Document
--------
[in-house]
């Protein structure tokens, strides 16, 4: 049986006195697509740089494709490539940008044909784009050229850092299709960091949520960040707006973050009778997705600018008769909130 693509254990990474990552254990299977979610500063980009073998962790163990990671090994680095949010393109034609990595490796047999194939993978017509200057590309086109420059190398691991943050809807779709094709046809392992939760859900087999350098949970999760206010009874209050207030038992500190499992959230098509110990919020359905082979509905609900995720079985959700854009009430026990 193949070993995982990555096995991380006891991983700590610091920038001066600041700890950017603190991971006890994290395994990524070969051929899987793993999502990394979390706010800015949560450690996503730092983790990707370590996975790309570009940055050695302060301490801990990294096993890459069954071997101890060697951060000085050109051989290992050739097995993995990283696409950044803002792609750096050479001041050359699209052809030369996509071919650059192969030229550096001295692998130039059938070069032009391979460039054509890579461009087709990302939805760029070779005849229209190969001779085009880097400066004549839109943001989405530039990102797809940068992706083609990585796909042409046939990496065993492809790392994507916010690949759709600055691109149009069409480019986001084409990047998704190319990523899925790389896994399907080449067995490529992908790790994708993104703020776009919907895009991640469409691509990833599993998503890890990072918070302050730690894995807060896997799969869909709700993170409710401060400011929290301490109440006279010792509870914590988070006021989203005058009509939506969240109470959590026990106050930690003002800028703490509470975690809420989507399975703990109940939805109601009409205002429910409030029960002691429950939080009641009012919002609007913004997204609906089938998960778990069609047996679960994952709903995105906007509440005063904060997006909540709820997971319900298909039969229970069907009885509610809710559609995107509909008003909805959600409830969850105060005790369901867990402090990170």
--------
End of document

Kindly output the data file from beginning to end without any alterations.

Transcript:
[in-house]
């Protein structure tokens, strides 16, 4: 049986006195697509740089494709490539940008044909784009050229850092299709960091949520960040707006973050009778997705600018008769909130 693509254990990474990552254990299977979610500063980009073998962790163990990671090994680095949010393109034609990595490796047999194939993978017509200057590309086109420059190398691991943050809807779709094709046809392992939760859900087999350098949970999760206010009874209050207030038992500190499992959230098509110990919020359905082979509905609900995720079985959700854009009430026990 193949070993995982990555096995991380006891991983700590610091920038001066600041700890950017603190991971006890994290395994990524070969051929899987793993999502990394979390706010800015949560450690996503730092983790990707370590996975790309570009940055050695302060301490801990990294096993890459069954071997101890060697951060000085050109051989290992050739097995993995990283696409950044803002792609750096050479001041050359699209052809030369996509071919650059192969030229550096001295692998130039059938070069032009391979460039054509890579461009087709990302939805760029070779005849229209190969001779085009880097400066004549839109943001989405530039990102797809940068992706083609990585796909042409046939990496065993492809790392994507916010690949759709600055691109149009069409480019986001084409990047998704190319990523899925790389896994399907080449067995490529992908790790994708993104703020776009919907895009991640469409691509990833599993998503890890990072918070302050730690894995807060896997799969869909709700993170409710401060400011929290301490109440006279010792509870914590988070006021989203005058009509939506969240109470959590026990106050930690003002800028703490509470975690809420989507399975703990109940939805109601009409205002429910409030029960002691429950939080009641009012919002609007913004997204609906089938998960778990069609047996679960994952709903995105906007509440005063904060997006909540709820997971319900298909039969229970069907009885509610809710559609995107509909008003909805959600409830969850105060005790369901867990402090990170």